He didn't have a complete meltdown, but four runs in six innings isn't good for anyone, much less a number one starter and Cy Young candidate.
Cubs 1 Giants 0
Game Balls
1. Jon Lester
He played with fire early, allowing two Giants into scoring position in the fourth, but got out of it with nobody crossing the plate and eventually settled in to retire the last 16 guys he faced.
2. Johnny Cueto
Despite the loss, Cueto was nothing short of masterful, going eight innings, striking out ten, allowing three hits with only one run scoring on a mistake to Baez.
3. Javier Baez
His clutch 3-2 homer off of Cueto in the eighth provided the only run for either team.
Game Goat
None
I know what I said earlier about each game having to have a goat, but this was so well played it would be unfair to name somebody. Let's hope we get at least one more like this today.

Wednesday, September 28, 2016

What Happened to the D-Backs?

     Over the offseason, the Arizona Diamondbacks signed one of the best pitchers on the planet, traded for a solid, young arm and continued to employ one of the best players in the league along with an underrated rising star outfielder. Even if they weren't the favorites in a tough NL West, it looked like they would at least contend. Now, they're in fourth place with a record of 65-91, sitting in dead last. Obviously, things went very, very wrong. Lets take a look at what those things were.
     There are so many reasons for this garbage fire of a season, but one of the main ones is A.J. Pollock's injury. The centerfielder had a breakout year in 2015, batting .315/.367/.498, hitting 20 homers and stealing 39 bases, all while playing Gold Glove level defense. He tore an elbow ligament in Spring Training, knocking him out for almost the entire season. Having traded away their 2015 right fielder Ender Inciarte in a deal for Shelby Miller, (more on that debacle later) the D-Backs suddenly found themselves short on outfielders, having to rely on the washed up Michael Bourn before trading him to Baltimore.
     The aforementioned Shelby Miller trade is another reason Arizona's underperformed this year. We'll get to who they gave up in a second, but we knew it would likely be bad in the long term. What people weren't expecting, was that to the horror of the Diamondbacks' higher-ups, Miller was a complete disaster this year, posting an ERA of 6.90, setting career worsts in just about every stat, and was basically a poor man's Ricky Nolasco.
     It was a bad trade that's only going to get worse as time goes on. Atlanta made off with shortstop Dansby Swanson in the deal. The 2015 number one overall pick is considered to be right up there with Carlos Correa and Francisco Lindor as the top young shortstops in the game. So far in his young career, Swanson has hit .300/.347/.400 while providing steady defense at short. Did I mention he's 22 years old? Now, trading a shortstop that young and that good straight up for Shelby Miller is egregious enough, but Arizona also lost Ender Inciarte in the deal. Inciarte had a solid season in Phoenix in 2015 and is now one of the few steady presences on the Braves, hitting .299/.355/.388 with 16 stolen bases.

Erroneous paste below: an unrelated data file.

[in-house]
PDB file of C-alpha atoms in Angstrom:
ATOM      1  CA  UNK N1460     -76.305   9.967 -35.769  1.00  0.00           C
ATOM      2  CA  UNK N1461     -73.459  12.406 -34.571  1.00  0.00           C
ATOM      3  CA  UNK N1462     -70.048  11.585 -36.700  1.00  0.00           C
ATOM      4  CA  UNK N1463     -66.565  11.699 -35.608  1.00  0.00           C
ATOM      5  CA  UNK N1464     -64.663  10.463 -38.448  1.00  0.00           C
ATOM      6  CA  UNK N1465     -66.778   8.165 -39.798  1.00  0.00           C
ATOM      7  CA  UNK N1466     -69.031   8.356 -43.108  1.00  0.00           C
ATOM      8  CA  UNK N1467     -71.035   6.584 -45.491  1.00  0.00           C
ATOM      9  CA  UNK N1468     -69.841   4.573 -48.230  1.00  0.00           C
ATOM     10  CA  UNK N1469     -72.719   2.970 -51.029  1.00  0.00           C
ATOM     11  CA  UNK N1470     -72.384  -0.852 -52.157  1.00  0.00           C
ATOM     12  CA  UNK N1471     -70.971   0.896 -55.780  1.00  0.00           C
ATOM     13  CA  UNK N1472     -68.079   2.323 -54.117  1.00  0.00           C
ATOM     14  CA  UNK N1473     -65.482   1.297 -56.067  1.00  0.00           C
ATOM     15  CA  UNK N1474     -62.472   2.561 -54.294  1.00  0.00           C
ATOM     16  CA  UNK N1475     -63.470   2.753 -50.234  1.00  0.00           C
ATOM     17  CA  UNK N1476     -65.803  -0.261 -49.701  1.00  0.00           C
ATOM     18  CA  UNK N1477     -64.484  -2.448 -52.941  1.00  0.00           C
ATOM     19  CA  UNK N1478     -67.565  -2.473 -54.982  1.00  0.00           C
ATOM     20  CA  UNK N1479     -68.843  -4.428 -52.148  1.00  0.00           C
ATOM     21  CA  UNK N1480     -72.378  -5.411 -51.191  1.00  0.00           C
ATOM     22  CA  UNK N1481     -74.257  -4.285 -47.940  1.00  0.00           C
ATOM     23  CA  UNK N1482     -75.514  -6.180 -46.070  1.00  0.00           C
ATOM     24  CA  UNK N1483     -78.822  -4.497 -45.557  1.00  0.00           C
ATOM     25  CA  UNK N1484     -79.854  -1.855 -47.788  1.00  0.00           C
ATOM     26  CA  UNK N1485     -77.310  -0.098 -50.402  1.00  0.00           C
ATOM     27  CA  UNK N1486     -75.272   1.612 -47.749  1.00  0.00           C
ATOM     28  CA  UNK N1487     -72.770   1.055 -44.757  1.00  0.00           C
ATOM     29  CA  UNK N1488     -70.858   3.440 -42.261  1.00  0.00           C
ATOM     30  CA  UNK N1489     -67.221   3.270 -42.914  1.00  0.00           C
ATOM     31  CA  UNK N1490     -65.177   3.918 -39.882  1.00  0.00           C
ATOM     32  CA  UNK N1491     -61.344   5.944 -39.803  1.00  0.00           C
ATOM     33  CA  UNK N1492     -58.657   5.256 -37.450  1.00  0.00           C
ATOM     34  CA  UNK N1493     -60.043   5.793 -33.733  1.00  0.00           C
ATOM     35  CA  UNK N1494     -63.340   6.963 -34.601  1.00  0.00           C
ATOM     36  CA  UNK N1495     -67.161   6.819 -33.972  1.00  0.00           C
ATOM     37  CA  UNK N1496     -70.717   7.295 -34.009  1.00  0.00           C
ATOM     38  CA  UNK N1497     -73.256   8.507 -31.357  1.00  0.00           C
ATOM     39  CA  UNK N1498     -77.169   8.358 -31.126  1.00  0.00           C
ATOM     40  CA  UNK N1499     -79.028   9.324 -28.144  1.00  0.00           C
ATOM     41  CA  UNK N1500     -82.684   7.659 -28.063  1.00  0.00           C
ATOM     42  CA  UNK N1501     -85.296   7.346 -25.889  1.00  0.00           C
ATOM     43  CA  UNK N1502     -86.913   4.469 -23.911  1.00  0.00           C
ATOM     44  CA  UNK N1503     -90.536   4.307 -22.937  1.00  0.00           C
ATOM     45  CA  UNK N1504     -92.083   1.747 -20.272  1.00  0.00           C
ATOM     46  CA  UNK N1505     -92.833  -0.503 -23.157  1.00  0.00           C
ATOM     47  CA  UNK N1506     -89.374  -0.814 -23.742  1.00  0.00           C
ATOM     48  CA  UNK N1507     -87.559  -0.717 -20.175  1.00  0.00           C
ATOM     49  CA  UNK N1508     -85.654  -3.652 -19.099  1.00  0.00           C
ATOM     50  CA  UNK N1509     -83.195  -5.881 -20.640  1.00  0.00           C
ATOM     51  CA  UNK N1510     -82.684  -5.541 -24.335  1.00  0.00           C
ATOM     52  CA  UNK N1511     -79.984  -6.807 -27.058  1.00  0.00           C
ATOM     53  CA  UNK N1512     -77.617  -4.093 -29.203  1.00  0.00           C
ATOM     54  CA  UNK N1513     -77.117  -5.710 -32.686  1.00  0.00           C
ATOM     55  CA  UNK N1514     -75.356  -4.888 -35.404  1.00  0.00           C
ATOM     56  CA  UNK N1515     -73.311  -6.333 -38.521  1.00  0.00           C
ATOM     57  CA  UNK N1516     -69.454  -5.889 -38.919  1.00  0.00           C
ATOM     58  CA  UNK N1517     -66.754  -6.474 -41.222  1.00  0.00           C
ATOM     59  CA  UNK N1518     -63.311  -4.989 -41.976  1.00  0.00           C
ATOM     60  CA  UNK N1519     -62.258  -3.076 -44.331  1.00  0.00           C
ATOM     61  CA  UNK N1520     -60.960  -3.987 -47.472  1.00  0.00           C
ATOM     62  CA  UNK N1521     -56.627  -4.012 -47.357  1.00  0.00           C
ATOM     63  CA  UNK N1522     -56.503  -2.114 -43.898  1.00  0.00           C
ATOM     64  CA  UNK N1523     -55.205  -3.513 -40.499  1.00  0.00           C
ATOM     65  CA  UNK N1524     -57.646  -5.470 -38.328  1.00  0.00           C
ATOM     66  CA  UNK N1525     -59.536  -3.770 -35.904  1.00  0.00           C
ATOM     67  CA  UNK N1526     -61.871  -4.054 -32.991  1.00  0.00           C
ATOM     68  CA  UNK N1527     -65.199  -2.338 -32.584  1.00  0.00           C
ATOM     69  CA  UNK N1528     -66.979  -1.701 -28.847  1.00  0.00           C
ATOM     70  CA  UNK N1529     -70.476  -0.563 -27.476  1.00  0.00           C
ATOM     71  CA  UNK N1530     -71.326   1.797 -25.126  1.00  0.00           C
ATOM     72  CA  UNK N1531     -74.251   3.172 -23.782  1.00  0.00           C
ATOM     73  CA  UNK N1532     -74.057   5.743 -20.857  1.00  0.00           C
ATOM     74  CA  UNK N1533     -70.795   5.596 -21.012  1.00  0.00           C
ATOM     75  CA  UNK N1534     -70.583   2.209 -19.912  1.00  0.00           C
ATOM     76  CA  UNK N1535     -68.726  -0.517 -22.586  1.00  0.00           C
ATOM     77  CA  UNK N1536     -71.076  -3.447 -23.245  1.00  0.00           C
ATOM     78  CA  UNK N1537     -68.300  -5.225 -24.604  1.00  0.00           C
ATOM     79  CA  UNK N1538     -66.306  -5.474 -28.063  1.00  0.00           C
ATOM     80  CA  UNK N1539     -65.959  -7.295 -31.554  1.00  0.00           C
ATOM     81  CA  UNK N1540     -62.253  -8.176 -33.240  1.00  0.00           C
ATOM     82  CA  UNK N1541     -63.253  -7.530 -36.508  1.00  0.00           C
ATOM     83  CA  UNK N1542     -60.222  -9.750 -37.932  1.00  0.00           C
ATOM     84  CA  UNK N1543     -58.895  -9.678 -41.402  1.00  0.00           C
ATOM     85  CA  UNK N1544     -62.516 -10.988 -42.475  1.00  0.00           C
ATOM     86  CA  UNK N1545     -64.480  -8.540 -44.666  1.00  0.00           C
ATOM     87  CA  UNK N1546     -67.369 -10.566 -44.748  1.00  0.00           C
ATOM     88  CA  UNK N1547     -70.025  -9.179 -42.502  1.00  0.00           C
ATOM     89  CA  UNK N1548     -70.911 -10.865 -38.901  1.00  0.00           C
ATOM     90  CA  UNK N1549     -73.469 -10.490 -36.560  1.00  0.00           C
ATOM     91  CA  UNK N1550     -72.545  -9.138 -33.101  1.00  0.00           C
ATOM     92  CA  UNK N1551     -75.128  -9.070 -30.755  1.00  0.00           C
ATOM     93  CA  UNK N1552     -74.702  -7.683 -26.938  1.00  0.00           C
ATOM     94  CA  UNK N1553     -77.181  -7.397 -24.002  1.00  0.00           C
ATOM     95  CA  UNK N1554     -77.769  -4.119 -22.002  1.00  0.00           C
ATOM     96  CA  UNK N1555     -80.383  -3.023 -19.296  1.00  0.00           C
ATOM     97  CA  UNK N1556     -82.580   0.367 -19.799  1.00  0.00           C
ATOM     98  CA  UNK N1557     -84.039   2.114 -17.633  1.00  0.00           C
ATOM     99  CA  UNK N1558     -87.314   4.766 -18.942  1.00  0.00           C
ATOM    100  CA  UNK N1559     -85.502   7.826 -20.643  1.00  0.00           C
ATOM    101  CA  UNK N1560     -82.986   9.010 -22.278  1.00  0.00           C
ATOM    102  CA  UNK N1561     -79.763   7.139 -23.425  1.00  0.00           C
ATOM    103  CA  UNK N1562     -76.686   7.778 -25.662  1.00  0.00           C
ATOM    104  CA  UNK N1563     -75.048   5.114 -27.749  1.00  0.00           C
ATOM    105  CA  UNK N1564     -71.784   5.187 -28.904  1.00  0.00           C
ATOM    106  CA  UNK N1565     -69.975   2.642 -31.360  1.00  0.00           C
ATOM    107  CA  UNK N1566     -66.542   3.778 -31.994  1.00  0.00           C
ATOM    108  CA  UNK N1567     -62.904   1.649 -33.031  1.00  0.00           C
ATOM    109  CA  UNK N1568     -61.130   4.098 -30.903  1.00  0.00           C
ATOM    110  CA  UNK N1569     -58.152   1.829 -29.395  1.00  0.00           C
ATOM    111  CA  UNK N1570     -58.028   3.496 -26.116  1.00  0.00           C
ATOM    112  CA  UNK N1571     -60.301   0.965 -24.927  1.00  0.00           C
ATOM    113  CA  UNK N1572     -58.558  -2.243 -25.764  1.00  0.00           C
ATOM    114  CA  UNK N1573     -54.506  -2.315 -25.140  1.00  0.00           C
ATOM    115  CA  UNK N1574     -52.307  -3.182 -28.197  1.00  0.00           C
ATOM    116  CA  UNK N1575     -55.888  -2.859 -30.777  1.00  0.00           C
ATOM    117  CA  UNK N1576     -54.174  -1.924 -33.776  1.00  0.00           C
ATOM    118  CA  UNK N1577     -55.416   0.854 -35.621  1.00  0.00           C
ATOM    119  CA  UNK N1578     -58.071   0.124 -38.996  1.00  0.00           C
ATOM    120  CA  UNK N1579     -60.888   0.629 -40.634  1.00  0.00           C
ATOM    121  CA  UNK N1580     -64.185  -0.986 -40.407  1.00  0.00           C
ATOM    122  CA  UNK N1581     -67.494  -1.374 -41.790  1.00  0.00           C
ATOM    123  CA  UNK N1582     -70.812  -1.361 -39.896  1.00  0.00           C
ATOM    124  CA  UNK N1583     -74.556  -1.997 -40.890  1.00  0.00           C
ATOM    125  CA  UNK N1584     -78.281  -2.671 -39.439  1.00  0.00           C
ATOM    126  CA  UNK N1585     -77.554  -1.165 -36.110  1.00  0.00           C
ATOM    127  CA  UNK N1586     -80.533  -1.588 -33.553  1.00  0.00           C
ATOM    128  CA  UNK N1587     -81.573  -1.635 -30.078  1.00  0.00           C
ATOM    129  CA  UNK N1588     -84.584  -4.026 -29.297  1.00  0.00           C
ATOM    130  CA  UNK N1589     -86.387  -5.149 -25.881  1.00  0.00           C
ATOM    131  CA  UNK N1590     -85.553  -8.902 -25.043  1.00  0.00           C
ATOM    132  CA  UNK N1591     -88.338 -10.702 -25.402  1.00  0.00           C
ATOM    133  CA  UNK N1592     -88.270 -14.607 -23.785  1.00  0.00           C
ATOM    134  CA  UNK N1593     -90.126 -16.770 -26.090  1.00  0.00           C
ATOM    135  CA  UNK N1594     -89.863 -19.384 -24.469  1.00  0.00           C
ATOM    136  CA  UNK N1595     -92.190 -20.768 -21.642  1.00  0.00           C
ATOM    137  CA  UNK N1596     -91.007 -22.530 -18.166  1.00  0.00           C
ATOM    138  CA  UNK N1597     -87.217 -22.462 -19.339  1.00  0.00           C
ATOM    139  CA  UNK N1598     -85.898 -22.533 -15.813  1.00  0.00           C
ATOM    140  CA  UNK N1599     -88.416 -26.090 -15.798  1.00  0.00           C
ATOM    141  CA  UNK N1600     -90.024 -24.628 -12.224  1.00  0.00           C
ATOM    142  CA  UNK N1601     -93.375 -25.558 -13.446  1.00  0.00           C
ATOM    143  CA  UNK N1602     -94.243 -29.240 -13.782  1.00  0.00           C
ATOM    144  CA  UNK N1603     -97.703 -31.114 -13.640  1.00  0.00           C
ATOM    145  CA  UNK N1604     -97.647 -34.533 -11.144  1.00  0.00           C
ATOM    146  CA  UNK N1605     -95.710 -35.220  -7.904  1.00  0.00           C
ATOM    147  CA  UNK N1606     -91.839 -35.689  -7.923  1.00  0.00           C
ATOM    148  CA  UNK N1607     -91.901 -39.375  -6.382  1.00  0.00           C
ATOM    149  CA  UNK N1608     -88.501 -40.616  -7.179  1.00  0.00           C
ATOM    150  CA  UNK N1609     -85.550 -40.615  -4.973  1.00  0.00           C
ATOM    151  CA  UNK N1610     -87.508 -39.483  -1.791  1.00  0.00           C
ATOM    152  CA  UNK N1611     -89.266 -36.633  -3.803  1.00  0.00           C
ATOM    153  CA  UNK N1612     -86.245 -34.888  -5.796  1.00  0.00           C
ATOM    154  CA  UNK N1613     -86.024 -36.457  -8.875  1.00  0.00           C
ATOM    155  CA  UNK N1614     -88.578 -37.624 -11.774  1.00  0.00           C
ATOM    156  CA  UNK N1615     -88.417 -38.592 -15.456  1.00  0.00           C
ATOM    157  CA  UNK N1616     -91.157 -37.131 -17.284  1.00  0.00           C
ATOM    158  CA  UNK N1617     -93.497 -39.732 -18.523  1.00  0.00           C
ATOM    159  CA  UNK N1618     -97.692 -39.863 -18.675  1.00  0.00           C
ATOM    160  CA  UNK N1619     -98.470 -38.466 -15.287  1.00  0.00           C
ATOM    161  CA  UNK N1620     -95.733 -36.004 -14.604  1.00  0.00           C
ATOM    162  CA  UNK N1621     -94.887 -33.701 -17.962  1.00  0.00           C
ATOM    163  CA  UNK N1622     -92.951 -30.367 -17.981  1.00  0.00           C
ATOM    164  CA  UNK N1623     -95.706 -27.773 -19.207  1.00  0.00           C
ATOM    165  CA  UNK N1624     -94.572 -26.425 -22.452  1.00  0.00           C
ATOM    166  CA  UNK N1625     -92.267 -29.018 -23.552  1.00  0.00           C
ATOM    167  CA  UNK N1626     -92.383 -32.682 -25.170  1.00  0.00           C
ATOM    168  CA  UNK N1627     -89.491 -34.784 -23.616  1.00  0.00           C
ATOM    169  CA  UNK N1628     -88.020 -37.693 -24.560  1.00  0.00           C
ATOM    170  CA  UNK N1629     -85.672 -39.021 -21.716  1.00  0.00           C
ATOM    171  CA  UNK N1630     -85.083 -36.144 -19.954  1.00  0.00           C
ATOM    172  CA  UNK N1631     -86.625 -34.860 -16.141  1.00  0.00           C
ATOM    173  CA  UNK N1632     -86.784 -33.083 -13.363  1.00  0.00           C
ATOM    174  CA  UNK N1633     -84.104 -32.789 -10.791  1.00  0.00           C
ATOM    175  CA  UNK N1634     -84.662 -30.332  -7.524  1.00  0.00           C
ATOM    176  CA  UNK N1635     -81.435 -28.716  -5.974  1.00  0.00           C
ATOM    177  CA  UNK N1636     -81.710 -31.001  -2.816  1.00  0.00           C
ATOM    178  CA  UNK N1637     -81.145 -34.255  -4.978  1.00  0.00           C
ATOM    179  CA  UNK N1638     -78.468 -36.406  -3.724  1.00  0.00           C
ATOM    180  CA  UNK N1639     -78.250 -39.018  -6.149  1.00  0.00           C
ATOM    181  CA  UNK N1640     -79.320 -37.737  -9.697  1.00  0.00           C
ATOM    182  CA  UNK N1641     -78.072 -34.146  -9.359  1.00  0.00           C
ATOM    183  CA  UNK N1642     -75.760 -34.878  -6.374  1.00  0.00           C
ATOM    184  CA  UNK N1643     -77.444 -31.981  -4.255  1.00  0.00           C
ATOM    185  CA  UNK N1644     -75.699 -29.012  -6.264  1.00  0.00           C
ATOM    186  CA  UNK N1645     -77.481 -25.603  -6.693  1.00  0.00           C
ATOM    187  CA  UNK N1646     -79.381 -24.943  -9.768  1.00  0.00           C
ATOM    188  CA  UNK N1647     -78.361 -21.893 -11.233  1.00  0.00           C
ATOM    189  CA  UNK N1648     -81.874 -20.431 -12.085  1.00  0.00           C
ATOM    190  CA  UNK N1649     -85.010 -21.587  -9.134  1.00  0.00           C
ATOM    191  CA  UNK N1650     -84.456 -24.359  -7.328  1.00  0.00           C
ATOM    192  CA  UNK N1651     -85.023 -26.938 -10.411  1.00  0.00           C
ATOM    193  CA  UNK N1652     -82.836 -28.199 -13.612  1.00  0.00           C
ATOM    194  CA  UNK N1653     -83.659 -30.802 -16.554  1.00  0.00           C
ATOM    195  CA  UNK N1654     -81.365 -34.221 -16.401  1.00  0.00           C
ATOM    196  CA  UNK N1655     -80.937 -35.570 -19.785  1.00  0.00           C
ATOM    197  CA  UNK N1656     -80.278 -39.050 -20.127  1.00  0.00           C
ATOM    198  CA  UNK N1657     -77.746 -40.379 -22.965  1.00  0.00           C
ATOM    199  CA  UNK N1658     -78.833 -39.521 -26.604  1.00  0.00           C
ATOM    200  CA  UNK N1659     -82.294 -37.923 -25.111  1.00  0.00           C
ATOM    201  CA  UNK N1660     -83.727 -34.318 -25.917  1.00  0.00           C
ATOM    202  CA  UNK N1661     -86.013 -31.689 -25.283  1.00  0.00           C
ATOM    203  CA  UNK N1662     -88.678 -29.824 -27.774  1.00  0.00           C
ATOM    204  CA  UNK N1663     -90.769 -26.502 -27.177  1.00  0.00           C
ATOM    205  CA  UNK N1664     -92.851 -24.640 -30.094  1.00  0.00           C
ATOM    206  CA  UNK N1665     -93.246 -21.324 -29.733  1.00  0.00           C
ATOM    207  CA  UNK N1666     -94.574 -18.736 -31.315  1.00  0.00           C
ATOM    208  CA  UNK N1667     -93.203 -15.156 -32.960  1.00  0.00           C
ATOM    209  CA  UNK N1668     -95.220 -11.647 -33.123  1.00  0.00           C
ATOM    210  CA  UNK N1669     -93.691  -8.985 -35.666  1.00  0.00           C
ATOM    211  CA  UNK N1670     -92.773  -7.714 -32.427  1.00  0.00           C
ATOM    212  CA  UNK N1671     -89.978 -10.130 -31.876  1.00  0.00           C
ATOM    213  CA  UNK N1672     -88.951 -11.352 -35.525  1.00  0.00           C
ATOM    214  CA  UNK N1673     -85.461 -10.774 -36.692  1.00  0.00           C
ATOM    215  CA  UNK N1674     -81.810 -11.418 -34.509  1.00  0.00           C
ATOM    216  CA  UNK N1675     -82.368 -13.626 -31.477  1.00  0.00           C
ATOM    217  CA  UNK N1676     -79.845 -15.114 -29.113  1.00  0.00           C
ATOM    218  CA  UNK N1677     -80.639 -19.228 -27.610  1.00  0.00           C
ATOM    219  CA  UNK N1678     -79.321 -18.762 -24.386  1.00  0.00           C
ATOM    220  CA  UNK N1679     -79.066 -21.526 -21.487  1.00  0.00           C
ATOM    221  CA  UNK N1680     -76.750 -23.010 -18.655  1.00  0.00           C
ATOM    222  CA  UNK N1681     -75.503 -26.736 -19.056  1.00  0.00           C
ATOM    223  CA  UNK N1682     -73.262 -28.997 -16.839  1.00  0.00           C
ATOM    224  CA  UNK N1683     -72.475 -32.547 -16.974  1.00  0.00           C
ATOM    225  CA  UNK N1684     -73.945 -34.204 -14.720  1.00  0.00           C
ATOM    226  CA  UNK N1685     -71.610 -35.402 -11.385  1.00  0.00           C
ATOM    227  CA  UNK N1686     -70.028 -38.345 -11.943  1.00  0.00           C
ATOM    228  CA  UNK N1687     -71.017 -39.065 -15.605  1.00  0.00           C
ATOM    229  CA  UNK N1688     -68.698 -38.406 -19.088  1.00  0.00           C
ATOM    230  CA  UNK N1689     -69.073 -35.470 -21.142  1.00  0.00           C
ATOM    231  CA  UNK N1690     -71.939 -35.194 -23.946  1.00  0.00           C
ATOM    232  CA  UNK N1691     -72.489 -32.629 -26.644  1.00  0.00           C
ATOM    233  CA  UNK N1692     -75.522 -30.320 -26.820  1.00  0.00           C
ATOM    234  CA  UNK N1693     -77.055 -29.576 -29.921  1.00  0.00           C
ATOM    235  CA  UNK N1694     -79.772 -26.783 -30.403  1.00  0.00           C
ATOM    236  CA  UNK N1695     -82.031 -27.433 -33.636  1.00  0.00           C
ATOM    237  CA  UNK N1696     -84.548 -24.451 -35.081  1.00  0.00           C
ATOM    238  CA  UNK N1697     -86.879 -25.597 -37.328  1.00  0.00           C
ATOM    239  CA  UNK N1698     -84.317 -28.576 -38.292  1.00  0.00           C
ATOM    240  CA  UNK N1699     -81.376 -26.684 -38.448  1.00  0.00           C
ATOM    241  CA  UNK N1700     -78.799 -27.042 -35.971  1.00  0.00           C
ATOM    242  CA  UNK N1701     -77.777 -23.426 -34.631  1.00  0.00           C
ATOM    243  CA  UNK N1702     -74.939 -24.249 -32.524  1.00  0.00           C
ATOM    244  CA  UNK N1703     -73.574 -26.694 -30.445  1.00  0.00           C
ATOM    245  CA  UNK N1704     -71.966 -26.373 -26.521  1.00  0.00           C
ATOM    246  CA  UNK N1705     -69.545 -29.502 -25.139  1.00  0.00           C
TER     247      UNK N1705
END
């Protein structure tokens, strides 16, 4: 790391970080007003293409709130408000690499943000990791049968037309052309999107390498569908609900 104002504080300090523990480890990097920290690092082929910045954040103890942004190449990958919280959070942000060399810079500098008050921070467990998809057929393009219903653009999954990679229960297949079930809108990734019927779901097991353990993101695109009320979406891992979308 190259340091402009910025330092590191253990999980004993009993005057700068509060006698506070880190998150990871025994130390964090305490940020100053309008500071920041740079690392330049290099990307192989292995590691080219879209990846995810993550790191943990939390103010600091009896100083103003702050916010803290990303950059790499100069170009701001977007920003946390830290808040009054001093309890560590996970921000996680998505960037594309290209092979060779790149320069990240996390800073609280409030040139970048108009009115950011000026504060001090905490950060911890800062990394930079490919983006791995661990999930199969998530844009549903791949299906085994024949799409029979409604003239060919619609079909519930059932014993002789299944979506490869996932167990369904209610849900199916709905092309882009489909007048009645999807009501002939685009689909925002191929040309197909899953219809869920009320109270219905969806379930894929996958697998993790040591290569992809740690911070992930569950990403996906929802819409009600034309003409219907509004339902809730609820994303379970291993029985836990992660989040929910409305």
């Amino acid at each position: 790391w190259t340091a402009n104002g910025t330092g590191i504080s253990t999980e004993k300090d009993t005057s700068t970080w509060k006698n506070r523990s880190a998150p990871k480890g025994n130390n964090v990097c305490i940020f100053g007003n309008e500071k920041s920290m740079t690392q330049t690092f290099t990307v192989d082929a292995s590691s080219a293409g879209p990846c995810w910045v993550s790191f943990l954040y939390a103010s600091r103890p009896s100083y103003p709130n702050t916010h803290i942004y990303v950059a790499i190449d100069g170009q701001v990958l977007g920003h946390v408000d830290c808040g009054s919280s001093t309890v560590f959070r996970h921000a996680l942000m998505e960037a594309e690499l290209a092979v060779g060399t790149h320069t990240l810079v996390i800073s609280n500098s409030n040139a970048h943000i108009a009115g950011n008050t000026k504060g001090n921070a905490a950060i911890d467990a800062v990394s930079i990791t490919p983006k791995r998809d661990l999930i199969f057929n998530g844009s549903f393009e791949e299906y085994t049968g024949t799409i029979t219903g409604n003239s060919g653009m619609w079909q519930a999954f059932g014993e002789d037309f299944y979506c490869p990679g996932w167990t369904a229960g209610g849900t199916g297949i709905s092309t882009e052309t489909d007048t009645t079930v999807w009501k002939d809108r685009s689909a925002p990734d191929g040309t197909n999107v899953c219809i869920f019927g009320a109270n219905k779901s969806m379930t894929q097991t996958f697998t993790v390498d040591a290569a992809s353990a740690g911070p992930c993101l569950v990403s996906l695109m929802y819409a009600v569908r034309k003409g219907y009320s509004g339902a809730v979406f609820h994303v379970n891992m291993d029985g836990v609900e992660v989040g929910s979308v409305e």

All this is bad, but it shouldn't have undermined the season, losing Pollock hurt the most out of those, but what has ruined the Diamondbacks season more than anything else is simply that players they were counting on haven't delivered. Zack Greinke was a top three pitcher in all of baseball in 2015, barely losing out on the Cy Young to Jake Arrieta. This year has been a different story, to say the least. His 4.37 ERA puts him in the same neighborhood as guys like Doug Fister and Ricky Nolasco. (Damnit did I just compare two different guys to Ricky Nolasco in the same column?) His 2.2 WAR has him making 15.5 million dollars for every win he brings to the table. For comparison's sake, Kris Bryant is making roughly 74 thousand dollars this year for each of his 8.4 wins. Admittedly, he had been doing better before going on the DL in July, but even then, he was nowhere near the standard he had set over the last few years, sporting an ERA of 3.62..
     When you go to the advanced stats, there are a couple of potential reasons for this. One is his move to the hitters park that is Chase Field from the decidedly more spacious Dodger Stadium. That could explain why his homers per nine innings have spiked from .57 to 1.30 this season. Another is that the Diamondbacks rank 18th in baseball in defensive runs saved this year with -11. It isn't terrible, but it's still nine runs worse than the 2015 Dodgers. Those don't totally explain his fall, there's still a lot of mystery, but it at least provides some information.
     It wasn't just Greinke disappointing either. Miller, Patrick Corbin, and Robbie Ray all had ERAs of at least 4.77 despite the fact that they're all under the age of 26 and all have had seasons with ERAs under 3.60. In fact, the starting rotation as a whole had a collective ERA this year of 4.37, eighth worst in the league. No matter how much Paul Goldschmidt is raking, it's hard to win with the other team scoring that much.
     Everyone knew the NL West was going to be tough this year, with the Dodgers coming off of another strong season and the Giants making improvements (along with it being an even year), so even after the D-Backs signed Greinke and traded for Miller, it was tough to say how much they would contend. After a full season of those guys on that team, we now have the definitive answer: None.